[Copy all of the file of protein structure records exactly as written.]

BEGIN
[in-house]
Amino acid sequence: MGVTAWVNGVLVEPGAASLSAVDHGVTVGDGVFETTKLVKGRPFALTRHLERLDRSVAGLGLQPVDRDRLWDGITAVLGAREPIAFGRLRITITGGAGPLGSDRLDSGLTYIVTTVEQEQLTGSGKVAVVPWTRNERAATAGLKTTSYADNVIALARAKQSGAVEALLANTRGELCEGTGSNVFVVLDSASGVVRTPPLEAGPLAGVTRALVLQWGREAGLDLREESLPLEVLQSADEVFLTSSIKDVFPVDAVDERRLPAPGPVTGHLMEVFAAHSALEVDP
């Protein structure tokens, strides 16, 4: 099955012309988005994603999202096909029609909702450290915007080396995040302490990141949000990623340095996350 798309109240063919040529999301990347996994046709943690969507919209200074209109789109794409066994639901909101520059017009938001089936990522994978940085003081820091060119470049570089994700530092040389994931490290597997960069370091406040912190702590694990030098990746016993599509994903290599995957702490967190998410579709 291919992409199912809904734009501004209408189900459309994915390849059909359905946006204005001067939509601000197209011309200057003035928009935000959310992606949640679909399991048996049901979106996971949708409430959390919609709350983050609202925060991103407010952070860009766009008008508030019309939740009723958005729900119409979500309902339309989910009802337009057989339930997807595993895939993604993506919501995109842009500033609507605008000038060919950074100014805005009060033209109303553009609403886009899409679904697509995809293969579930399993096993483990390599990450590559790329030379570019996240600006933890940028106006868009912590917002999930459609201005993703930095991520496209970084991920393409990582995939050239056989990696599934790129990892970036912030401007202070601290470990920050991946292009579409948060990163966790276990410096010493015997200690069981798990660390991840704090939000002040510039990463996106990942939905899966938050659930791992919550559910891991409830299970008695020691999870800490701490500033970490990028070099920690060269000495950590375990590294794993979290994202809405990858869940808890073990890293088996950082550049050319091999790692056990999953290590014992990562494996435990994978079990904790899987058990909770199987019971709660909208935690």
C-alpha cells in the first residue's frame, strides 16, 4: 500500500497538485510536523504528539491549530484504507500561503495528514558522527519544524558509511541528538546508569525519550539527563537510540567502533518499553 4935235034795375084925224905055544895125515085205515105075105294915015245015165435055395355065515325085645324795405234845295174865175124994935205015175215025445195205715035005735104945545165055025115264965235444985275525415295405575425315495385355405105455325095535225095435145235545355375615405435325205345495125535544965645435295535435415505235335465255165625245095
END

[in-house]
Amino acid sequence: MGVTAWVNGVLVEPGAASLSAVDHGVTVGDGVFETTKLVKGRPFALTRHLERLDRSVAGLGLQPVDRDRLWDGITAVLGAREPIAFGRLRITITGGAGPLGSDRLDSGLTYIVTTVEQEQLTGSGKVAVVPWTRNERAATAGLKTTSYADNVIALARAKQSGAVEALLANTRGELCEGTGSNVFVVLDSASGVVRTPPLEAGPLAGVTRALVLQWGREAGLDLREESLPLEVLQSADEVFLTSSIKDVFPVDAVDERRLPAPGPVTGHLMEVFAAHSALEVDP
């Protein structure tokens, strides 16, 4: 099955012309988005994603999202096909029609909702450290915007080396995040302490990141949000990623340095996350 798309109240063919040529999301990347996994046709943690969507919209200074209109789109794409066994639901909101520059017009938001089936990522994978940085003081820091060119470049570089994700530092040389994931490290597997960069370091406040912190702590694990030098990746016993599509994903290599995957702490967190998410579709 291919992409199912809904734009501004209408189900459309994915390849059909359905946006204005001067939509601000197209011309200057003035928009935000959310992606949640679909399991048996049901979106996971949708409430959390919609709350983050609202925060991103407010952070860009766009008008508030019309939740009723958005729900119409979500309902339309989910009802337009057989339930997807595993895939993604993506919501995109842009500033609507605008000038060919950074100014805005009060033209109303553009609403886009899409679904697509995809293969579930399993096993483990390599990450590559790329030379570019996240600006933890940028106006868009912590917002999930459609201005993703930095991520496209970084991920393409990582995939050239056989990696599934790129990892970036912030401007202070601290470990920050991946292009579409948060990163966790276990410096010493015997200690069981798990660390991840704090939000002040510039990463996106990942939905899966938050659930791992919550559910891991409830299970008695020691999870800490701490500033970490990028070099920690060269000495950590375990590294794993979290994202809405990858869940808890073990890293088996950082550049050319091999790692056990999953290590014992990562494996435990994978079990904790899987058990909770199987019971709660909208935690």
C-alpha cells in the first residue's frame, strides 16, 4: 500500500497538485510536523504528539491549530484504507500561503495528514558522527519544524558509511541528538546508569525519550539527563537510540567502533518499553 4935235034795375084925224905055544895125515085205515105075105294915015245015165435055395355065515325085645324795405234845295174865175124994935205015175215025445195205715035005735104945545165055025115264965235444985275525415295405575425315495385355405105455325095535225095435145235545355375615405435325205345495125535544965645435295535435415505235335465255165625245095